January 31, 2023

Supply chain 2023: Experts say things are looking up

Innovation, increased use of technology and agility all point to fewer disruptions and better management of inventory.

In the supply chain, there still aren’t enough people to produce the product, ship the goods, and fill the orders at the distribution centers, according to Focus Brands’ Anissa Mandell Chance.

The supply chain for restaurants looks better for 2023 despite ongoing recession concerns and labor challenges, industry experts say. 

Morgan Swink, chair and professor of Supply Chain Management at Texas Christian University’s Neeley Business School of Management, says macro-economic indicators suggest things are stabilizing and that disruptions won’t be nearly as bad as they were a year or two ago. Shipping, trucking, and rail are back to what they were in 2019, before the pandemic, he says.

“China’s kind of gotten a handle on things—there are fewer lockdowns—and inflation seems to be moderating,” he says. “However, operators are still dealing with high prices, and that’s going to continue for a while. Labor issues also remain problematic. Businesses looking to hire more employees still can’t find enough workers, so some are turning to automation.”

Swink further notes that most of the automation at restaurants is occurring in the front- and back-of-the-house operations, at kiosks and with online ordering and through the supply chain’s use of data analytics to shore up inventory.

Last year, operators were optimistic but soon discovered their optimism was misguided, says Anissa Mandell Chance, senior vice president of Supply Chain for Focus Brands (Schlotzsky's, Carvel, Cinnabon, Moe's Southwest Grill, Jamba, and McAlister's Deli). 

“In 2022, we thought we were finally out of the deep hole the pandemic had created and were feeling supercharged,” she says. “But that opinion changed quickly. We ended up facing a kind of delayed reaction to the accumulating forces that occurred; it all came to a head,” she says. One of the root causes was labor. “There weren’t and still aren’t enough people to do the work—produce the product, ship the goods, fill the orders at the distribution centers. It came down to the war for talent, and no one was exempt.”

Chance says she’s viewing 2023 with cautious optimism. 
“I don't think 2023 will be as volatile as 2022, but we also won’t be completely out of the woods either,” she says. “Realistically, we’re all going to have to be a little more pragmatic about things, we know there’ll be challenges, but we’re now kind of conditioned to manage through them. The whole world has had to adjust and figure out how to be agile during tumultuous periods. Our industry has gotten very good at figuring out how to make things happen, to work more proactively with our supply, and that has helped immensely. Not only does that prevent issues from happening but it also gives us a little more time to address them before they impact our stores.”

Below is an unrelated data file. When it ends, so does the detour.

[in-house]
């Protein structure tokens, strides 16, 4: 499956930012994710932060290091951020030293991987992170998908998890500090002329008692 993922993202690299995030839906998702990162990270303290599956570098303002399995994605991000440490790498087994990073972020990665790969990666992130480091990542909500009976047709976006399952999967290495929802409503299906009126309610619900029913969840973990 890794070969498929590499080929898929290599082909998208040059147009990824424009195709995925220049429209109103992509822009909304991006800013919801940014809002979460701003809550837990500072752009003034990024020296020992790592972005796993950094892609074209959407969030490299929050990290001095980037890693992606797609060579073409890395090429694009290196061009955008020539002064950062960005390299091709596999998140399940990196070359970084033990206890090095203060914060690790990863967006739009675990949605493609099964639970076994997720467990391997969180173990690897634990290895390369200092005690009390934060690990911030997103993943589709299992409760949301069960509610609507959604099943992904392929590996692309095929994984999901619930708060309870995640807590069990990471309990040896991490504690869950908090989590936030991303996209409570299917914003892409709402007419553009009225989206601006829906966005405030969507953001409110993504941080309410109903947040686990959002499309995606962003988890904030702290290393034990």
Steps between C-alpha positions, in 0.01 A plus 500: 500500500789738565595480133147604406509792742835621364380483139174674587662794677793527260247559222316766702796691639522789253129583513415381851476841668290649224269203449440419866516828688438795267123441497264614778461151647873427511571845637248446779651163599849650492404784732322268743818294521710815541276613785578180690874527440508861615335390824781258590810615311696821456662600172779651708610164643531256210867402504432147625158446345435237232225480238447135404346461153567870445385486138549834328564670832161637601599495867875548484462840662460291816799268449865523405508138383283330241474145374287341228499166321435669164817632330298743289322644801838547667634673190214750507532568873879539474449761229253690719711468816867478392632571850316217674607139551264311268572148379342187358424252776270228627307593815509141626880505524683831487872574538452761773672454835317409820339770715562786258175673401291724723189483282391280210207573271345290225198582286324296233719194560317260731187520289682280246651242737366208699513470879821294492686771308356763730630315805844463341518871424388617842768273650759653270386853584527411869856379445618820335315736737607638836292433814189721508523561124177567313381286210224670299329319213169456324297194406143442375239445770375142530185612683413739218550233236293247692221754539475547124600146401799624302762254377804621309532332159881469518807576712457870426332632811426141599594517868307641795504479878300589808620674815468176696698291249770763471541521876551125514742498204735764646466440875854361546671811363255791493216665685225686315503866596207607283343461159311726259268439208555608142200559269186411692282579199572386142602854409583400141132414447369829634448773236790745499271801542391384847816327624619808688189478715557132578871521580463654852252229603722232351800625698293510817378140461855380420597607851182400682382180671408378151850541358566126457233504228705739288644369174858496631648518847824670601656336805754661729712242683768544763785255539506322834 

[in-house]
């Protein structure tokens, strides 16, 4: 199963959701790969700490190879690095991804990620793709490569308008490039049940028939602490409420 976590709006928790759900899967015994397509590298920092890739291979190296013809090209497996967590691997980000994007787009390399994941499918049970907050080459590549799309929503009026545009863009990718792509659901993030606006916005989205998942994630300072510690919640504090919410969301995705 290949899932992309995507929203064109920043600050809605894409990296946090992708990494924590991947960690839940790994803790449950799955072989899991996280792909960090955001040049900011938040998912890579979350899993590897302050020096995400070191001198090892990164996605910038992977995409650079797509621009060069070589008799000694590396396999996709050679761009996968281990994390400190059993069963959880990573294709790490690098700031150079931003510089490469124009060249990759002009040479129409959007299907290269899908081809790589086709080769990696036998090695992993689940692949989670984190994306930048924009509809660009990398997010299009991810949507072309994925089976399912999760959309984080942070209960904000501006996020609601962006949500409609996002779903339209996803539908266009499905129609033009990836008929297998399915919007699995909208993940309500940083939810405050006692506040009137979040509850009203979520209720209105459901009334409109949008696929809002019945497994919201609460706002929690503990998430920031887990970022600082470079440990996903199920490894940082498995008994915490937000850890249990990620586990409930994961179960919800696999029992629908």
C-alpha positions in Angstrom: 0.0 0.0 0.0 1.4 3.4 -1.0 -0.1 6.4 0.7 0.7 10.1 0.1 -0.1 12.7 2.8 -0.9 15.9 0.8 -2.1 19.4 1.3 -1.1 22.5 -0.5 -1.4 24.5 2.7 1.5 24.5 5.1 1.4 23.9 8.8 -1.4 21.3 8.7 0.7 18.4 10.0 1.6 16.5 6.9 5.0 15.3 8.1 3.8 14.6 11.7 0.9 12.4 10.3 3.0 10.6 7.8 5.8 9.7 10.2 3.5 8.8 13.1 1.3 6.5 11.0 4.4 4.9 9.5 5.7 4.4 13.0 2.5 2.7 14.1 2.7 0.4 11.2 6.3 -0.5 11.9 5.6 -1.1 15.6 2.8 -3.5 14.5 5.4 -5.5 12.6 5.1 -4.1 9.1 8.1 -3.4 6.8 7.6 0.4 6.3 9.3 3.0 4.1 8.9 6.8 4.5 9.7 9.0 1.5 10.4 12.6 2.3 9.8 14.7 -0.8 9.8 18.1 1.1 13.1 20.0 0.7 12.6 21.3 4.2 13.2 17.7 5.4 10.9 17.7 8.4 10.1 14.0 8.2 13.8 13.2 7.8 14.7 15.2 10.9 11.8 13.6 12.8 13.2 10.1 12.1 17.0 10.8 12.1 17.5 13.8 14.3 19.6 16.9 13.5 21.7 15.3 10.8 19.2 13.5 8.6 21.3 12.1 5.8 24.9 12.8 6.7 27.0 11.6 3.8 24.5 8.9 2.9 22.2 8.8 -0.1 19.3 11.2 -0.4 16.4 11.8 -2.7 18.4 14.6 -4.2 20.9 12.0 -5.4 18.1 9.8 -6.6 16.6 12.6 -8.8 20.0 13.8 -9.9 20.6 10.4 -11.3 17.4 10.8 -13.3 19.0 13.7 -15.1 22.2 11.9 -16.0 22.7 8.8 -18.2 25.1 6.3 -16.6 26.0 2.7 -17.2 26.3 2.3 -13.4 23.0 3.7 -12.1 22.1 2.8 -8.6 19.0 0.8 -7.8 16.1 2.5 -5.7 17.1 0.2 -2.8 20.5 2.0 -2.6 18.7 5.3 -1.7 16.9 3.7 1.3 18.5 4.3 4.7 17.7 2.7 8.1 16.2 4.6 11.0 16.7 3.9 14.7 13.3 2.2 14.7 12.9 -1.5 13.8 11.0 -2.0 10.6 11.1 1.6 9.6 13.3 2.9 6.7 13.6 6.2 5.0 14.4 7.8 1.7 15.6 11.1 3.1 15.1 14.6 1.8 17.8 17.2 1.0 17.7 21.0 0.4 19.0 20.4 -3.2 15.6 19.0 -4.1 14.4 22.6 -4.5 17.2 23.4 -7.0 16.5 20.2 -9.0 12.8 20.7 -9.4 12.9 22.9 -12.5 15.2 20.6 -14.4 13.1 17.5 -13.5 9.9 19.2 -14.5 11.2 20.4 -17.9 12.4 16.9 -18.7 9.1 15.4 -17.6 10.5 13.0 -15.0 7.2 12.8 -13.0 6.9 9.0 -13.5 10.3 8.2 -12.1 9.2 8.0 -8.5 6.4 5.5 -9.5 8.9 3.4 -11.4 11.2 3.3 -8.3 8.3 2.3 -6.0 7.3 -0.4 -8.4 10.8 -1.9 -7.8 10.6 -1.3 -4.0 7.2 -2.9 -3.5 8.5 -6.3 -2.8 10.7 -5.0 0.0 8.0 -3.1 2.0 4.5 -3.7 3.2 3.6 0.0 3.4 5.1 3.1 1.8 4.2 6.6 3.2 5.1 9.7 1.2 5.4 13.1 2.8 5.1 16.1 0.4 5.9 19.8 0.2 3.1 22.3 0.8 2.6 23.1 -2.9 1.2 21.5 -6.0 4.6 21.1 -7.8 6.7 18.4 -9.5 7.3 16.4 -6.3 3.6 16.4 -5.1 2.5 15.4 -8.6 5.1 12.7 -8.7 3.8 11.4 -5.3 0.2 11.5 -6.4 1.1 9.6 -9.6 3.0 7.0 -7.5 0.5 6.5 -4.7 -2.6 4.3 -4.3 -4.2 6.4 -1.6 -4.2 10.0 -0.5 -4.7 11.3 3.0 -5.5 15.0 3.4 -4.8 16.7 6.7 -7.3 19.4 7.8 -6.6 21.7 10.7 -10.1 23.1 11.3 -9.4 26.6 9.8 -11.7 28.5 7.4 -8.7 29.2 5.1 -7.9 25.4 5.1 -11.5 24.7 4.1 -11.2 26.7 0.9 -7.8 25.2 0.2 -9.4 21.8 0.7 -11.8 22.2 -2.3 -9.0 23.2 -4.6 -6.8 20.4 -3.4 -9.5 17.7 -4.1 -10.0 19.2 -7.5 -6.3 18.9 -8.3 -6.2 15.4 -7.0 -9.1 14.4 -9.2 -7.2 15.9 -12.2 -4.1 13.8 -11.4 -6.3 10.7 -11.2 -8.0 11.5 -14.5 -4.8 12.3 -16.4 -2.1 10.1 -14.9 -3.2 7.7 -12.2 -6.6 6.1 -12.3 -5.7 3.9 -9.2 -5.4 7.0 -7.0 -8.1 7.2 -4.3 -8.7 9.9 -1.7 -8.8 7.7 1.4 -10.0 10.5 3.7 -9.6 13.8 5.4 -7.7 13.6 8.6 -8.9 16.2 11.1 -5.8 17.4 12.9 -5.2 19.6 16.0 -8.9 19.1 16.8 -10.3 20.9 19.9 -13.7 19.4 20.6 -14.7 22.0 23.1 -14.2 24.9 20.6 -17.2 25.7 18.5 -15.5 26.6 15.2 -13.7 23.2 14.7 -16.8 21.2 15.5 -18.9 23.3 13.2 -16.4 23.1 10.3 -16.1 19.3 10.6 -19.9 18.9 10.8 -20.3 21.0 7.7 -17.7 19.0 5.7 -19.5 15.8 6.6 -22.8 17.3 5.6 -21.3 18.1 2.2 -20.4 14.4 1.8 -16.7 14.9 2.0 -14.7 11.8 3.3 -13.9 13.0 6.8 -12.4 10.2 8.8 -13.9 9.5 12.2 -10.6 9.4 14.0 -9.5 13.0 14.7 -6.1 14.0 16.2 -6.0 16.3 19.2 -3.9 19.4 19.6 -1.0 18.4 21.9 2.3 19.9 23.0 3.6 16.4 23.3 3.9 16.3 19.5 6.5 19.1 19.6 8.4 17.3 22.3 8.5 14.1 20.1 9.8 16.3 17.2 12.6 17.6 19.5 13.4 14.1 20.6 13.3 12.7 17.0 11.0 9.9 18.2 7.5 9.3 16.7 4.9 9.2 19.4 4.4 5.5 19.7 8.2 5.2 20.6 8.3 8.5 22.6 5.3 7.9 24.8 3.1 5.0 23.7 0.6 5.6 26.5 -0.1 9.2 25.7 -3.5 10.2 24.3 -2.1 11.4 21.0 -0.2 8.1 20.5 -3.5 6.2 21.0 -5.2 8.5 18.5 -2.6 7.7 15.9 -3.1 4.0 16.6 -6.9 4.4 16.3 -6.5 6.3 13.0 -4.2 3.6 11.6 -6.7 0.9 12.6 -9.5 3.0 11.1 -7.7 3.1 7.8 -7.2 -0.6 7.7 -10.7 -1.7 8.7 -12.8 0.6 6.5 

She adds that pre-pandemic, most restaurant companies relied on distributors to manage inventory levels, but now operators must be aware of what’s happening, how much inventory and safety stock they have access to to meet needs. 

“If something's going to happen, we’ll be able to catch it before it impacts our restaurants,” she says. “If we prepare better, we can mitigate issues before they become problems.”

Chance also notes that Focus Brands is continuing to build out its technology platform to allow it to integrate more information through data feed instead of relying on manual reports and reviews.

“We’ll have the data feed and algorithms to flag things we should be concerned about,” she says. We have to be in lockstep with the technology. That's how we’ll get bigger, better, faster. The truth is foodservice has been behind most other industries as it relates to technology. I don't know why that is, but now we’re having to catch up in a big way. For us, the priority is to ensure our supply line is maintained at every level.”

The supply chain’s success, she says, will rely on three things:

  1. Continued relationship building. Now more than ever, we must rely on the strong relationships we’ve built with our suppliers and distributors. We need everyone’s help to manage our businesses effectively. 
  2. Keep building effective communications. We have to lean in more and communicate better with suppliers, manufacturers and distributors. It’s essential for us to make sure we’re not only working with our partners, but problem-solving with them, too. You’ve got to do that to survive, especially in this environment.
  3. Increased innovation and creativity. There's so much innovation, especially in technology. We’ve realized that without access to data, it’s difficult to navigate and be agile in difficult situations. The more data we have, the more effective and efficient we’ll be.

“The agility we’ve all developed has made us so much more able to deal with things,” she says. “In the past, if there was a supply interruption, it was devastating. Now, it’s part of doing business. Everyone—including our brands and franchisees—are a lot more forgiving when things occur.”